Meanwhile, the authors note, “about 800 million people, or roughly one-ninth of the world’s population, are hungry.” They quote the United Nations Food and Agriculture Organization, emphasizing the magnitude of the hunger problem many decades after public aid began its war on poverty: Every day chronic “hunger and its related preventable diseases kill as many as eight thousand children under the age of five. That’s roughly three million children each year.”
(Here, in rebuttal, advocates of public aid programs would likely claim that aid has caused a dramatic decrease in both the percentage of the world’s poor and in the absolute numbers of the world’s poor, even as the world’s population has climbed. However, that ignores the fact that most of that decrease in world poverty was caused by China’s and India’s economic development — not aid, per se — and that the poverty rate being measured equates to about $1.90 per day, which isn’t much to live on.)
The Mainstream “Fix” for Aid Programs
Most poverty experts agree that world aid programs haven’t worked, but most say “fix them,” rather than “replace them.” Some are for small tweaks to the present system, while others want a complete makeover. “Fixing” the international aid system, however, is undoubtedly futile.
The mainstream, globalist view — forwarded by the small-tweaks crowd — is reflected in the advice of economist Jeffrey D. Sachs, who says in his book The End of Poverty, “At the most basic level, the key to ending poverty is to enable the poorest of the poor to get their foot on the ladder of economic development.” Virtually no economist would disagree with that assessment, as far as it goes.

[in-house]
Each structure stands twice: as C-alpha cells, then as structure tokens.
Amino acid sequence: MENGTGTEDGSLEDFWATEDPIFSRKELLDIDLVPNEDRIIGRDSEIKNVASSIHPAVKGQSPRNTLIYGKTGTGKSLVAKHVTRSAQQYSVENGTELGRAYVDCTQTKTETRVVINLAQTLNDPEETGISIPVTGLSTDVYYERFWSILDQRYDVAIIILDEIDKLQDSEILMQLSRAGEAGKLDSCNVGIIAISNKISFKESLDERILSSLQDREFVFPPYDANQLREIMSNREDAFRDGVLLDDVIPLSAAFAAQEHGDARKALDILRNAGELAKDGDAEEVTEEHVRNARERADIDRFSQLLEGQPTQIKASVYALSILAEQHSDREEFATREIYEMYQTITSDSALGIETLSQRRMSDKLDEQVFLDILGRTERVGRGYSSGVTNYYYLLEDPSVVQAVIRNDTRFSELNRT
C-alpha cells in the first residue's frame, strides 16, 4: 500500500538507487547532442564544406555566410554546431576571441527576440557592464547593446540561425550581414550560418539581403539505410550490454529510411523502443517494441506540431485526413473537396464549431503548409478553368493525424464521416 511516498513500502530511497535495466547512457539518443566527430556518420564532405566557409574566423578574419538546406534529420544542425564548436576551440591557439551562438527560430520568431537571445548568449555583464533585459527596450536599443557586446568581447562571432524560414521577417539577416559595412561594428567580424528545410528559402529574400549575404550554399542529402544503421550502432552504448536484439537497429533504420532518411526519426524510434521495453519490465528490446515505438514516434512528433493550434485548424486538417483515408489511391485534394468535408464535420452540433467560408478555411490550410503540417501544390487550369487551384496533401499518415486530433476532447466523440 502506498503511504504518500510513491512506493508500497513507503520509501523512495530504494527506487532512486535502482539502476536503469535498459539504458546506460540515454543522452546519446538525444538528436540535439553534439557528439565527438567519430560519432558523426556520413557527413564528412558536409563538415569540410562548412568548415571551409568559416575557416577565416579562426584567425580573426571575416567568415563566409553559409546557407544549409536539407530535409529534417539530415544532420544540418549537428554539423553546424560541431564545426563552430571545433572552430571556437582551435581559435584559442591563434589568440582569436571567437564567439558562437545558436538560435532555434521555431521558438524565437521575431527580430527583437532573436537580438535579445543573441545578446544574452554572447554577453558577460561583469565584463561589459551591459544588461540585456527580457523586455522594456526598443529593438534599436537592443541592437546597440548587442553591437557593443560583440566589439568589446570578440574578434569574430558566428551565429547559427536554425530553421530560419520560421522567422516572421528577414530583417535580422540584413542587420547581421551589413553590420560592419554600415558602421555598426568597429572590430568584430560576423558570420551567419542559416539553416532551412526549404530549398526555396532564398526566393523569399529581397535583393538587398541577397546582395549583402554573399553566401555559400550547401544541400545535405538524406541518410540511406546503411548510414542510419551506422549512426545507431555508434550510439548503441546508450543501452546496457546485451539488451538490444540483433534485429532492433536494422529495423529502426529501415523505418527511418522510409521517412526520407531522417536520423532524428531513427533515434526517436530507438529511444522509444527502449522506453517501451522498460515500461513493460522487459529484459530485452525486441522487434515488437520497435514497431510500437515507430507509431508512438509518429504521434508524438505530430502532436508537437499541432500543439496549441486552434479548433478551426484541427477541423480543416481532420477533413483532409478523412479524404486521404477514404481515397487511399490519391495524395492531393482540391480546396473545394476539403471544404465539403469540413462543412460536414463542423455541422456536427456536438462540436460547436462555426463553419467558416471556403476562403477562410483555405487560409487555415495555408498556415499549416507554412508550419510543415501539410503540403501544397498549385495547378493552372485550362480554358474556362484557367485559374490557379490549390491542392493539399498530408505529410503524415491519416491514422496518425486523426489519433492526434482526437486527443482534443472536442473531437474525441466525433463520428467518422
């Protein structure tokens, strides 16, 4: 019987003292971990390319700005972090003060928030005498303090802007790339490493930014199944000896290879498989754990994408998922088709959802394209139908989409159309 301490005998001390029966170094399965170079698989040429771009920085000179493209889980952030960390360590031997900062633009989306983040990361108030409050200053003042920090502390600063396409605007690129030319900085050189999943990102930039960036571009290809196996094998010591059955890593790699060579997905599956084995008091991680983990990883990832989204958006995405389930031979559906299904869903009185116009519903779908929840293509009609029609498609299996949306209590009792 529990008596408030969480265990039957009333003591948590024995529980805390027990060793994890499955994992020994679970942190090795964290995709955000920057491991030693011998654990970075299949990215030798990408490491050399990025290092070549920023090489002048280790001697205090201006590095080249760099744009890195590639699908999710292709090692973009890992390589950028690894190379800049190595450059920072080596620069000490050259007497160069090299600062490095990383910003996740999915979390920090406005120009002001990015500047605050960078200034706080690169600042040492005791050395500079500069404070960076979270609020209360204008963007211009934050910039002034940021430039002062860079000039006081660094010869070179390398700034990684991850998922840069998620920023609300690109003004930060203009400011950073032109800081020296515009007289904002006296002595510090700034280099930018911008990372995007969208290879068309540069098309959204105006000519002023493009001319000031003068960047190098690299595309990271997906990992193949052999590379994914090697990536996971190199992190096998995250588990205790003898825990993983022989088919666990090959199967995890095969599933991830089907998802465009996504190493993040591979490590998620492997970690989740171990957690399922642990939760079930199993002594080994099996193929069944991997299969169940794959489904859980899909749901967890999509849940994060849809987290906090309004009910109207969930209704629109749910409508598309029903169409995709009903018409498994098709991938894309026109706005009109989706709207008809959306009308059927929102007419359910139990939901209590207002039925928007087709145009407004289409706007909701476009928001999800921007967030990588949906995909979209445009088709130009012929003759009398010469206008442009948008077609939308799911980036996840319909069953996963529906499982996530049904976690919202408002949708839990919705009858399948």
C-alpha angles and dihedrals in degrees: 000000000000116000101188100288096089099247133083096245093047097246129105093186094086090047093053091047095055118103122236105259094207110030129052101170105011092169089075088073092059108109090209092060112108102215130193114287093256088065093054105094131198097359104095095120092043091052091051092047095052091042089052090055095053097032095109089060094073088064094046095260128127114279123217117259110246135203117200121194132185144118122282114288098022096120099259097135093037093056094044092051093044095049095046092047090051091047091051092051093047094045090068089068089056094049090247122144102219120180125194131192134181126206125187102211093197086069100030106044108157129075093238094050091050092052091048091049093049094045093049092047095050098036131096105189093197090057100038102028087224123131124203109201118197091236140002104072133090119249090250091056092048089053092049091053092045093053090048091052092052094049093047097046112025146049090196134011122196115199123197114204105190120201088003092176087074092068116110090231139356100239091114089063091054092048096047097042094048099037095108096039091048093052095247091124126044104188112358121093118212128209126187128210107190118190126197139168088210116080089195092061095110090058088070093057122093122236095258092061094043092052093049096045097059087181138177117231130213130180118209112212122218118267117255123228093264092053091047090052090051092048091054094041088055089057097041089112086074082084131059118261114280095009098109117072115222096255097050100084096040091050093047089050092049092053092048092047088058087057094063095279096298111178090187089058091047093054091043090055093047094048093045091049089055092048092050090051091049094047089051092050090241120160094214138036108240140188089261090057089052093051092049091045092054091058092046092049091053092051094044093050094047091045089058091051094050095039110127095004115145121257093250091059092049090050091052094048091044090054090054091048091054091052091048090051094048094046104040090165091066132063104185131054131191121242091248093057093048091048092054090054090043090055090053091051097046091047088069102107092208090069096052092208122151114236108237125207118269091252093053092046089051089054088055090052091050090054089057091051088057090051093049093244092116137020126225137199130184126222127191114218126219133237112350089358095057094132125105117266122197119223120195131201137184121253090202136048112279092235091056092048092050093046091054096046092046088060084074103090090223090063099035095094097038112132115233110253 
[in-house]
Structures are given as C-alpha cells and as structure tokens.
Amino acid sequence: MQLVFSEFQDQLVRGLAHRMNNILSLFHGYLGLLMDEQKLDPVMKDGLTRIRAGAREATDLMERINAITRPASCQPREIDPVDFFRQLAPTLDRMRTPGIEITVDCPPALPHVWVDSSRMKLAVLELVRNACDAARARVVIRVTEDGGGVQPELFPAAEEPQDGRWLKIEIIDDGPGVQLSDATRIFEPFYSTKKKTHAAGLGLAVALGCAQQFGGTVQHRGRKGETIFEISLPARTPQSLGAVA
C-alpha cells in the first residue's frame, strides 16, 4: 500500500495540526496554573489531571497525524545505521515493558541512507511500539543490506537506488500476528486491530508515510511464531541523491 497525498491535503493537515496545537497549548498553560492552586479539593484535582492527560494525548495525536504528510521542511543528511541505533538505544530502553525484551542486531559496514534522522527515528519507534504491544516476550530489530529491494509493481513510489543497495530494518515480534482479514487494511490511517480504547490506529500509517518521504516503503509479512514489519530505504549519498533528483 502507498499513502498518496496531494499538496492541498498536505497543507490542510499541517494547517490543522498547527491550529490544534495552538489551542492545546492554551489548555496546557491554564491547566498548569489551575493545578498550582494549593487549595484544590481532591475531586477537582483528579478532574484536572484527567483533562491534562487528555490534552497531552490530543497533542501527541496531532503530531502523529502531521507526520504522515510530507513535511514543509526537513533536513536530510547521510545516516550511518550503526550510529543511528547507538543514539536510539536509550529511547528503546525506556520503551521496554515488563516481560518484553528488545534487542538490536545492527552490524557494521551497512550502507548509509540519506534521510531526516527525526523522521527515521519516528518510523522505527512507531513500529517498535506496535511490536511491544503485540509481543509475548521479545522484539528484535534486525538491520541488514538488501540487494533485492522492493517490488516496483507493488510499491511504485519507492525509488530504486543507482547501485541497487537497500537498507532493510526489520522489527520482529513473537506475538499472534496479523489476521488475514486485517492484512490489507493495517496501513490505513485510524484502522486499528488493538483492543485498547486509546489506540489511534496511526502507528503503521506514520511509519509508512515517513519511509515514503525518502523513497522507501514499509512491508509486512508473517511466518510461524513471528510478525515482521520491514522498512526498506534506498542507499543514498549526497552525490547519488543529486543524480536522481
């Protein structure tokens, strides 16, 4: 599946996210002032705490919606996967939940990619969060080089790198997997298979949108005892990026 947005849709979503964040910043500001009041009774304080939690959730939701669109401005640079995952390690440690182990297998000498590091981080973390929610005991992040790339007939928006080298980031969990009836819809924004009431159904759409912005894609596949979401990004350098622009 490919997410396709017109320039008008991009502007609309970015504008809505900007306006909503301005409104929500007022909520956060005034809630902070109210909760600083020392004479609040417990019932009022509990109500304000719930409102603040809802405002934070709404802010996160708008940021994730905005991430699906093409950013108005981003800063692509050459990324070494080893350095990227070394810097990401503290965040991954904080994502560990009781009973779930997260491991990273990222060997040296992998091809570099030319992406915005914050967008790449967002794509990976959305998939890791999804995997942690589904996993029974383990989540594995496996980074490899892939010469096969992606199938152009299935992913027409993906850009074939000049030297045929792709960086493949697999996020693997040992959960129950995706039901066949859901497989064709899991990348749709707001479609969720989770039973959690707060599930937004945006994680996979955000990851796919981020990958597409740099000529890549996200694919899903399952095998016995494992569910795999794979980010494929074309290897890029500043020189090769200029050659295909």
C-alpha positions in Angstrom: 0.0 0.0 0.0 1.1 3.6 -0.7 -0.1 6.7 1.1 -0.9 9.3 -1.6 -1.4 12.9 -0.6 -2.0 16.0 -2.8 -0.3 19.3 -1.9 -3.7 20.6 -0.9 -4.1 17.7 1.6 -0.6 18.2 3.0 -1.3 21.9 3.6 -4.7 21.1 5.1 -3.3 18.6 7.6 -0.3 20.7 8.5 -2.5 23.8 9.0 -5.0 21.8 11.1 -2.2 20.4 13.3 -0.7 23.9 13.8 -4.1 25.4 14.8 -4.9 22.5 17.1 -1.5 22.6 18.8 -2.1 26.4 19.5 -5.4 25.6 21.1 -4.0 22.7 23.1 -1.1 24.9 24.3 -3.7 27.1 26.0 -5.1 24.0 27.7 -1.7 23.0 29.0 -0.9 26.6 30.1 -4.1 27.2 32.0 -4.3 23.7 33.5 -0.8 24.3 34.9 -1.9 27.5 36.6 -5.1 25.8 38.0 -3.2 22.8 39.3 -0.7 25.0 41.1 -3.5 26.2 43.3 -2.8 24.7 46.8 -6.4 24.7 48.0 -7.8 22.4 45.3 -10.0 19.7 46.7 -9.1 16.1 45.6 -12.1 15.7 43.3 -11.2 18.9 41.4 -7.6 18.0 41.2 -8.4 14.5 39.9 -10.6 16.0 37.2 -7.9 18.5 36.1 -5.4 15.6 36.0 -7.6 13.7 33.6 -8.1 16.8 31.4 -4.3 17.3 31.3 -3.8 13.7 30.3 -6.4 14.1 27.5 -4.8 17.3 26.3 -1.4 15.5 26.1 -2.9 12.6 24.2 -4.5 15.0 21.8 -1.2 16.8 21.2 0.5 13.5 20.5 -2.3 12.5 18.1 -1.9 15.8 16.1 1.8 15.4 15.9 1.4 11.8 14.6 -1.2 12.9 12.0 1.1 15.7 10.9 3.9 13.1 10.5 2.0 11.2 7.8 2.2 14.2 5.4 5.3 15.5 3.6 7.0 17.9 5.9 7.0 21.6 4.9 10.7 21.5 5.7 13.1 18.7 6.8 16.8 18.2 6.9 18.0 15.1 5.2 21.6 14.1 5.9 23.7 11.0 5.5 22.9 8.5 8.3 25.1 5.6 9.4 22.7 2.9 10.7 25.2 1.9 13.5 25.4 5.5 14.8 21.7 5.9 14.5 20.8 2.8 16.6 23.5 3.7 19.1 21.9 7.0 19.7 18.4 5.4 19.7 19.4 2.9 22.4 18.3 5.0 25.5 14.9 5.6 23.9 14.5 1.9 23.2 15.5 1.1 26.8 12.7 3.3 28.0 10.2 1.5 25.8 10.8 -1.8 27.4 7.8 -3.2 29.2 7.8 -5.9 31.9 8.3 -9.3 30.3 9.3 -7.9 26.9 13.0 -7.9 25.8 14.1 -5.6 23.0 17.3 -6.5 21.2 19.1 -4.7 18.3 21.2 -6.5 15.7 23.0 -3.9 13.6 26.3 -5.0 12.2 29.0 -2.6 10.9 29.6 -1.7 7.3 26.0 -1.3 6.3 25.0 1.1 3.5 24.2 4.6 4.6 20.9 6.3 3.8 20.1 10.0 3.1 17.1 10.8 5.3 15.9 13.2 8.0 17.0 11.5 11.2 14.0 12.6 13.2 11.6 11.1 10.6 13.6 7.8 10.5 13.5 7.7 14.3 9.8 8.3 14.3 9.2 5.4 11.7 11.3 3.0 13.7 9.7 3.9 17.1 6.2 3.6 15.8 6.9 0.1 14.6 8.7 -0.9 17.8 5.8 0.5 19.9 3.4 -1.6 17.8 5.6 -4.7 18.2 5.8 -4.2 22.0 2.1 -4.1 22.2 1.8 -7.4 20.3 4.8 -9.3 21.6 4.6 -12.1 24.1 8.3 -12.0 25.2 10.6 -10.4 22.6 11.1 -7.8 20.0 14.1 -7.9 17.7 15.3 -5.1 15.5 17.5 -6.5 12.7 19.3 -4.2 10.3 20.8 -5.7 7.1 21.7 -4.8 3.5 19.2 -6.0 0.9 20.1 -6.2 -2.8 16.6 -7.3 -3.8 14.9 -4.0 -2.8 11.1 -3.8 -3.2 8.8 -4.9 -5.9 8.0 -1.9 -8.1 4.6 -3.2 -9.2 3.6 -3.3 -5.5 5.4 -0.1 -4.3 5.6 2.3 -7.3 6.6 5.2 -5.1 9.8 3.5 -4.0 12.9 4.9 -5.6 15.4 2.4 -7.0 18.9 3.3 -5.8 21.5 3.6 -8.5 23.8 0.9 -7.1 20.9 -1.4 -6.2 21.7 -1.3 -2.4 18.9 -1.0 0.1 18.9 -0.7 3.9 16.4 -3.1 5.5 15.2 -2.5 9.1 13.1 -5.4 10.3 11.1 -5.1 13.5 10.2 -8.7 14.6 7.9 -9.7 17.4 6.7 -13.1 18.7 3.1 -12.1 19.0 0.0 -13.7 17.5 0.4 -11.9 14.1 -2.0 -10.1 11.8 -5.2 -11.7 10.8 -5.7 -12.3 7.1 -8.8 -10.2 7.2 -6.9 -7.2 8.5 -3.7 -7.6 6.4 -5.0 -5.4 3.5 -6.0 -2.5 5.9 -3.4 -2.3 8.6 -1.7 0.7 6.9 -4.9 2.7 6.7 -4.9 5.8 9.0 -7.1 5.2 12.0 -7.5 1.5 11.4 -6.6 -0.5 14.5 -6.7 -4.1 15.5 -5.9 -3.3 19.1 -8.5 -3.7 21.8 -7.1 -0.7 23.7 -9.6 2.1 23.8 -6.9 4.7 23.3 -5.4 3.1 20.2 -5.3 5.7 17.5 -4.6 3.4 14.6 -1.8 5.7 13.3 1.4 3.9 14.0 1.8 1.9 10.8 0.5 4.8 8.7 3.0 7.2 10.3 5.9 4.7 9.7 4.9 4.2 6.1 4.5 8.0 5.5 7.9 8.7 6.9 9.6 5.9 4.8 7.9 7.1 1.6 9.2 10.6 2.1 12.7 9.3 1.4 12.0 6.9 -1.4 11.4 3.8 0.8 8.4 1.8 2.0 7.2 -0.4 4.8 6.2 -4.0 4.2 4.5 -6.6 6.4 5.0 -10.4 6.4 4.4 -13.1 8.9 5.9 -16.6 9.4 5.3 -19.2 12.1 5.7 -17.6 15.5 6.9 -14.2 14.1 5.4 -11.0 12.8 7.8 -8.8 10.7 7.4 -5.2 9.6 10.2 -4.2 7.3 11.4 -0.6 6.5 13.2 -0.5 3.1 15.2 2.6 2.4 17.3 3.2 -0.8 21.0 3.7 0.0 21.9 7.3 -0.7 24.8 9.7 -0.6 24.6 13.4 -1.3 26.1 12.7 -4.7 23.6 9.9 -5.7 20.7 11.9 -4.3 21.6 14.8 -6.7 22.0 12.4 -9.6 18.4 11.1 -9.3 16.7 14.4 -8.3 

Sachs is widely considered “the poverty economist,” as he has found his way to advising numerous countries about how to get their peoples out of abject poverty, and he was put in charge of Columbia University’s Earth Institute, which claims to be using the best minds to solve poverty and environmental problems.
He claims that, contrary to what many conservatives claim, merely supplying economic freedom and laws protecting private property to a country does not automatically lead to prosperity for the masses. He says that a handful of African countries have tried to go that route without success. (He didn’t list any of those countries, however, probably because even African countries that claimed adherence to economic liberty failed to actually provide it.) The problem, he says, is that not only must the type of government and the nature of a country’s laws be considered, but also other aspects about a country that act to deter progress, such as weather, transportation, disease, etc. Unless roadblocks to economic success are removed, the poor countries will not prosper — and poverty will rule.